A fintech website serves as the front door for your company’s product. Collaboration between security, engineering, and marketing will help make the transition into the product feel seamless for users. According to Brian, “We see this demarcation between the marketing website and logging in. So after you log in, it is totally out of my hands. That's when our security personnel and our other folks take over. I provide the door to get into that part of the product, but from there on then it's all them.”
Make sure the roles and responsibilities for each team are clear and that there are open lines of communication between all of you. “My job is to provide smooth access to that secure site. It is not to tell them what to do and vice versa," continues Brian. This is another part of the process where having a brand design system can be helpful in aligning teams. It’s important to also choose a platform that keeps your marketing team’s part of the site secure, even if the financial side of your business's site has its own security protocols.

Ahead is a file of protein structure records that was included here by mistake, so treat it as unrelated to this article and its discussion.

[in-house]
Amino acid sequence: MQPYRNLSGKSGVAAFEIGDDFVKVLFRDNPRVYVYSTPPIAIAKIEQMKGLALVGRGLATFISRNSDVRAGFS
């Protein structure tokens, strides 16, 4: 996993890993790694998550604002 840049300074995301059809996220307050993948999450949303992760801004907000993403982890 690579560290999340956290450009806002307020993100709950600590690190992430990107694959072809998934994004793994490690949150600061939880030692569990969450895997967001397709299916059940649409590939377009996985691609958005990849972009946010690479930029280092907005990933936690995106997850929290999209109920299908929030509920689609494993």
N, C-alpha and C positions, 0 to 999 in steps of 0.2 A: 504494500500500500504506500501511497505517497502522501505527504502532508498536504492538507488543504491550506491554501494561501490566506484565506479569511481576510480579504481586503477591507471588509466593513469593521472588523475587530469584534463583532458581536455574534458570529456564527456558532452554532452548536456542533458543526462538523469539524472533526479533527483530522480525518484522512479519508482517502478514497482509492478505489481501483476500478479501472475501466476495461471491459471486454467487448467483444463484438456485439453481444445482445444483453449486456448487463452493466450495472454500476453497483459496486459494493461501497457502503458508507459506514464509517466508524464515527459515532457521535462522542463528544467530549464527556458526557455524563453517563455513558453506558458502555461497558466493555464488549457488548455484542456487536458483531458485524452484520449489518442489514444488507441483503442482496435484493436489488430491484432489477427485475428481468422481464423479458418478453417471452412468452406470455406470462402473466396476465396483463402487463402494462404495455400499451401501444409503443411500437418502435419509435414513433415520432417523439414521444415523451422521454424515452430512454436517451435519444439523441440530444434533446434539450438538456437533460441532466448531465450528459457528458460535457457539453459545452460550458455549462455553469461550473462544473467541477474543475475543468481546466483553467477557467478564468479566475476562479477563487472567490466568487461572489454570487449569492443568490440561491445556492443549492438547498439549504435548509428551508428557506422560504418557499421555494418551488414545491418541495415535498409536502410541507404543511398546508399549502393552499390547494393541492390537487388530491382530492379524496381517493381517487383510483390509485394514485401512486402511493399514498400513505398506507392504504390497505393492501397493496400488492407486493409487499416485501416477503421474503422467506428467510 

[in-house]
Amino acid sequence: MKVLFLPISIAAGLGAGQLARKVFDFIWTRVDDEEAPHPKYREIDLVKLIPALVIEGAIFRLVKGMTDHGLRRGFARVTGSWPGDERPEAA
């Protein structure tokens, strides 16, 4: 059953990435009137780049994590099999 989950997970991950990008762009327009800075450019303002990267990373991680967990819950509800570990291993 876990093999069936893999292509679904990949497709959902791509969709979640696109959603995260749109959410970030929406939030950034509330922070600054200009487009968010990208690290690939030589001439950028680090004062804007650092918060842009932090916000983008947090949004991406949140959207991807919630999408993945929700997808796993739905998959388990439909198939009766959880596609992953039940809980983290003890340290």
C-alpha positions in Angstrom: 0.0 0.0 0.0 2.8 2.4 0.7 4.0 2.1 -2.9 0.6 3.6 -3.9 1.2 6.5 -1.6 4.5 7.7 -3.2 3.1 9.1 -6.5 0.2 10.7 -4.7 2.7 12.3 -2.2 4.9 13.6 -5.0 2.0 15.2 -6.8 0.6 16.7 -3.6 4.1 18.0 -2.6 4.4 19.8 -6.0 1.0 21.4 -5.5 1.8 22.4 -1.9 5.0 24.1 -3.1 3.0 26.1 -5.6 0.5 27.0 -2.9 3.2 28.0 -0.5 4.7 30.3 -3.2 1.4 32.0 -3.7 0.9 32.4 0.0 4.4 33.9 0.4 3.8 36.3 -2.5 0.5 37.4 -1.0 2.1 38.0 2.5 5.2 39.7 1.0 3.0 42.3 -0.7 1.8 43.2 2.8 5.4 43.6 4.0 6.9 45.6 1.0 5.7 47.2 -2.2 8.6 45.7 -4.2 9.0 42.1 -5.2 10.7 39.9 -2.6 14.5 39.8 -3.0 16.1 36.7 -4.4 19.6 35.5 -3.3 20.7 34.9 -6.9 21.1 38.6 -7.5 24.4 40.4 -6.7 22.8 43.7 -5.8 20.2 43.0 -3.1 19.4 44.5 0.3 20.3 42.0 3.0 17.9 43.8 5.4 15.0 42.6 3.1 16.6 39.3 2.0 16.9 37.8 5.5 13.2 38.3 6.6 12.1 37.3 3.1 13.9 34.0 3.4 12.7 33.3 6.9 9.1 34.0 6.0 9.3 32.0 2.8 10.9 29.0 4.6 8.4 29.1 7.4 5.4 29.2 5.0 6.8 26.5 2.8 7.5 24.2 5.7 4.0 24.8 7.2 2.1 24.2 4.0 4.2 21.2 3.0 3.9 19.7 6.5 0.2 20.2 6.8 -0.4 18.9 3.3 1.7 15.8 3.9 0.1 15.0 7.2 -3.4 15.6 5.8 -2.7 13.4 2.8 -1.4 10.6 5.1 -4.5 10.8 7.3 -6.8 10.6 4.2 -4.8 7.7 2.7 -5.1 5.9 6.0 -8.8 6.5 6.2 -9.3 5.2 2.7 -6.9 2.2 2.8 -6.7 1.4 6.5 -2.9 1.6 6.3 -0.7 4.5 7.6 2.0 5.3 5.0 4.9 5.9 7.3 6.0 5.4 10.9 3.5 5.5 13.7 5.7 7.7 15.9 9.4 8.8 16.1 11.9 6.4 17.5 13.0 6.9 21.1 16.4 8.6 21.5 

Choose a site-building platform that marketers can use themselves
As a fintech marketer, your website is your team’s asset and an important one. You want to be involved in the process of building it and making changes, so you can use your site to its best effect. “I'm not a software developer. I am a marketer. I need to be able to make changes to my website. I can't just rely on talking to somebody else, like an engineer, to do this thing. I want to be able to get in there, get my hands dirty, make the change myself,” says Brian.
“I am a marketer. I need to be able to make changes to my website.”
Bond uses Webflow for its website for specifically that reason. No-code platforms like Webflow make it possible for non-programmers to build for the web within a visual design interface. You’ll want to avoid using headless CMS or similarly developer-heavy platforms that will slow down your marketing team.
It is useful to have features like a “polite handover” that make it possible for multiple team members to work on a site without interfering with each other’s work. A brand design system will also help keep a site’s design unified and consistent no matter how many people are contributing to it, and you’ll want to make sure your platform empowers you to manage your SEO effectively.